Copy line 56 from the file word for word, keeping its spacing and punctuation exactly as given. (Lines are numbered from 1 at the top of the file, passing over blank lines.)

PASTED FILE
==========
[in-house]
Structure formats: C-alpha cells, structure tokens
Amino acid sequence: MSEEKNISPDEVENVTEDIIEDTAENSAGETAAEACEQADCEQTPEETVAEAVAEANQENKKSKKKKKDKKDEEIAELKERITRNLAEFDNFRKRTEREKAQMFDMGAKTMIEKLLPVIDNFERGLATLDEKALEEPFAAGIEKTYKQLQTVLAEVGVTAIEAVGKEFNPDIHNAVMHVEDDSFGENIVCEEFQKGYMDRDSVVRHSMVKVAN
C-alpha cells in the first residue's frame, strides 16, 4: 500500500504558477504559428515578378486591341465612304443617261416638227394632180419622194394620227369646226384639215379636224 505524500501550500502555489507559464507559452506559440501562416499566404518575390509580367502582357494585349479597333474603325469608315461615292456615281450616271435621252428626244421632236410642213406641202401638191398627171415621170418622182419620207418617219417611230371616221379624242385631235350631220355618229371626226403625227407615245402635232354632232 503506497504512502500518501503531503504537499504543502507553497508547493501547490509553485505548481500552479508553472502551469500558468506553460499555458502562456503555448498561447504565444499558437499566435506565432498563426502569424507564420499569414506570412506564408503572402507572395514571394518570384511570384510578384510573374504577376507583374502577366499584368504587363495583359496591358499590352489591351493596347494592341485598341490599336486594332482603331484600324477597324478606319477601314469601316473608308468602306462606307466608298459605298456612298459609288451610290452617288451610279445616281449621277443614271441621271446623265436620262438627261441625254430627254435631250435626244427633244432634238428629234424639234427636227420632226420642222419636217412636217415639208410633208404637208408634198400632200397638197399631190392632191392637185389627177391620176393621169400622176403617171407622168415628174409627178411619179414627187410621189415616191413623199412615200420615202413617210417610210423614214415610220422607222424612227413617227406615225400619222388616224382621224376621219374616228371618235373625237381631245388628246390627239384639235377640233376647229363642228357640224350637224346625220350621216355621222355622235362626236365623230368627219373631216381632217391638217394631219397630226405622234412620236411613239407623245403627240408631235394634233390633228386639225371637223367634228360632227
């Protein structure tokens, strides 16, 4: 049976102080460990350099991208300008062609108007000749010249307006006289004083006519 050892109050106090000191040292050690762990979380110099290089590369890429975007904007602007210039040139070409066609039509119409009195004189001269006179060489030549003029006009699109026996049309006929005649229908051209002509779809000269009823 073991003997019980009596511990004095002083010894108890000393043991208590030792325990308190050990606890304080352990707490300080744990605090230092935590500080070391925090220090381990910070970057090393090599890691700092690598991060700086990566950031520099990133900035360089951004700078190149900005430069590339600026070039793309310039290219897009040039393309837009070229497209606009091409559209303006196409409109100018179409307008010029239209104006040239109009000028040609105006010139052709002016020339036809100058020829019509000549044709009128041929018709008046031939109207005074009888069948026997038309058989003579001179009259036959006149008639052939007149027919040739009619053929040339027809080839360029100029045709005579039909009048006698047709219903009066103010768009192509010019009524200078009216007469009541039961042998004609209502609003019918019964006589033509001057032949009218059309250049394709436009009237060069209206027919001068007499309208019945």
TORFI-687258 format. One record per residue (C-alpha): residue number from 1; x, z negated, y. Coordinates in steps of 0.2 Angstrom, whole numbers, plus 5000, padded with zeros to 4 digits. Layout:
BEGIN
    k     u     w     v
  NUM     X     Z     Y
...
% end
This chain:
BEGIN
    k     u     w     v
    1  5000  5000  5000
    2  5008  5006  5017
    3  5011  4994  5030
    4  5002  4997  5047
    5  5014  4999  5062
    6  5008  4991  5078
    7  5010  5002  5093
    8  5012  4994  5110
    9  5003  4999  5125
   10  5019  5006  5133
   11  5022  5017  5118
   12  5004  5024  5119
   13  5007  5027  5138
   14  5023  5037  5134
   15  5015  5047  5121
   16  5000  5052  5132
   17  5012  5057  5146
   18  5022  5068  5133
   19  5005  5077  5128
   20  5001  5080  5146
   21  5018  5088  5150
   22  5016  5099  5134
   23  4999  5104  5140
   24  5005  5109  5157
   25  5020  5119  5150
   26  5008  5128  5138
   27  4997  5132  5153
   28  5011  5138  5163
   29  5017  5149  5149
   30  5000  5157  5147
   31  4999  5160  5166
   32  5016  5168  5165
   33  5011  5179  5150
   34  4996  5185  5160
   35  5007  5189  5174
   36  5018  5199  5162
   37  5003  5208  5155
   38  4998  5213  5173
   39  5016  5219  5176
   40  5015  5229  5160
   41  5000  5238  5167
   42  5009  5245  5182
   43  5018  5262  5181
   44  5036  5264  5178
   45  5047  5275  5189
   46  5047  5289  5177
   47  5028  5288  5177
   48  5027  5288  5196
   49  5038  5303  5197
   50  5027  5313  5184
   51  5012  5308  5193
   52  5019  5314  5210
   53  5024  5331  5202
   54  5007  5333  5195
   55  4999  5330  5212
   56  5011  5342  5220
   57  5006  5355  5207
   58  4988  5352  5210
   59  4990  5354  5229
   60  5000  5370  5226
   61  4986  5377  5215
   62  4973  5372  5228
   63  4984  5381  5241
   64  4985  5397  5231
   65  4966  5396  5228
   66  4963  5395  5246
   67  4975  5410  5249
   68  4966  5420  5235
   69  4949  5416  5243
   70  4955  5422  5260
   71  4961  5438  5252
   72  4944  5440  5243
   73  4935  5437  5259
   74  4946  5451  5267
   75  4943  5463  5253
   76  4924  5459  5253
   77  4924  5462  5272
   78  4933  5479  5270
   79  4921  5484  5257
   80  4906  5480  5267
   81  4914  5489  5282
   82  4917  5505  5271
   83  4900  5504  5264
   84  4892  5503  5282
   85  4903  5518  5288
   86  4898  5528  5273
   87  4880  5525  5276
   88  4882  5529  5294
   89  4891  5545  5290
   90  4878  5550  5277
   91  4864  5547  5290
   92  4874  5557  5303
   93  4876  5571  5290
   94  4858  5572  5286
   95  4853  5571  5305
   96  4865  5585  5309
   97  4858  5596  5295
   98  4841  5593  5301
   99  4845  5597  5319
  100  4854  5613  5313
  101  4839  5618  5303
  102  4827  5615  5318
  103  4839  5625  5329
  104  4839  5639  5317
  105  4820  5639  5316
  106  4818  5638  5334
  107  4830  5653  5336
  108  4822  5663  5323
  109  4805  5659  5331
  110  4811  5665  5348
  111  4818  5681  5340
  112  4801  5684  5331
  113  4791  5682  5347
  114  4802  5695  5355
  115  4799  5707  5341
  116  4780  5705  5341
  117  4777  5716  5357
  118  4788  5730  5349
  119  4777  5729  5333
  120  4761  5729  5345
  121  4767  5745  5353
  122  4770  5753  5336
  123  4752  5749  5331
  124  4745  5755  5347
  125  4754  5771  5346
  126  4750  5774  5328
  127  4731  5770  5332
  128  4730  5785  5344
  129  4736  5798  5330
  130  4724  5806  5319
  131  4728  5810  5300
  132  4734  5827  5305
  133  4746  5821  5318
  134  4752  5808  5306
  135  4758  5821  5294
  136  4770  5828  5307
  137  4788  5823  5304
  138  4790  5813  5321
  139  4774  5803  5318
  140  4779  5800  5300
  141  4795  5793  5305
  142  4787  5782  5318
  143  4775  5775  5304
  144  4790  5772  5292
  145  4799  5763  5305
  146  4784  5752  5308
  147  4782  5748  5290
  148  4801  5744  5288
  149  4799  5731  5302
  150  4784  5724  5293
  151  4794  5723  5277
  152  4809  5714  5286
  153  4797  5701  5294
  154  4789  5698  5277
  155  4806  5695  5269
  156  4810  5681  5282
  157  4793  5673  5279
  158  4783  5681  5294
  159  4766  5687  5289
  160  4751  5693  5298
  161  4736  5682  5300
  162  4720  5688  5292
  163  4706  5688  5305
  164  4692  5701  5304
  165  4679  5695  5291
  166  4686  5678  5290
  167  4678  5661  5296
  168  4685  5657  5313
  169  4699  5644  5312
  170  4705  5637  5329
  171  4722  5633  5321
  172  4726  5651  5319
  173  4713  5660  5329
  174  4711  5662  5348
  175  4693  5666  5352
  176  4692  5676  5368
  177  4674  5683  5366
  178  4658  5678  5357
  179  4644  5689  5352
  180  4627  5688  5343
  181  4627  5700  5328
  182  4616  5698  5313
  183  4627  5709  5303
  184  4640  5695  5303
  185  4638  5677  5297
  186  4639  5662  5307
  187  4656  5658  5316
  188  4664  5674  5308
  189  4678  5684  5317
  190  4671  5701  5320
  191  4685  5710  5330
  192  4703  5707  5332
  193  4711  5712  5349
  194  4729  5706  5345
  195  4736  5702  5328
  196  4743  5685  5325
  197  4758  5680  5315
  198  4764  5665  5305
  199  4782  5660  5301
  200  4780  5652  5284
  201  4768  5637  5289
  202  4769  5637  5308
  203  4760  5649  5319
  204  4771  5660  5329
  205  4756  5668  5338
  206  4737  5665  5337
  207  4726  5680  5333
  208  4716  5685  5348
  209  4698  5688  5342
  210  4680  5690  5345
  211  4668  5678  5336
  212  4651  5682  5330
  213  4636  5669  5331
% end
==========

   42  5009  5245  5182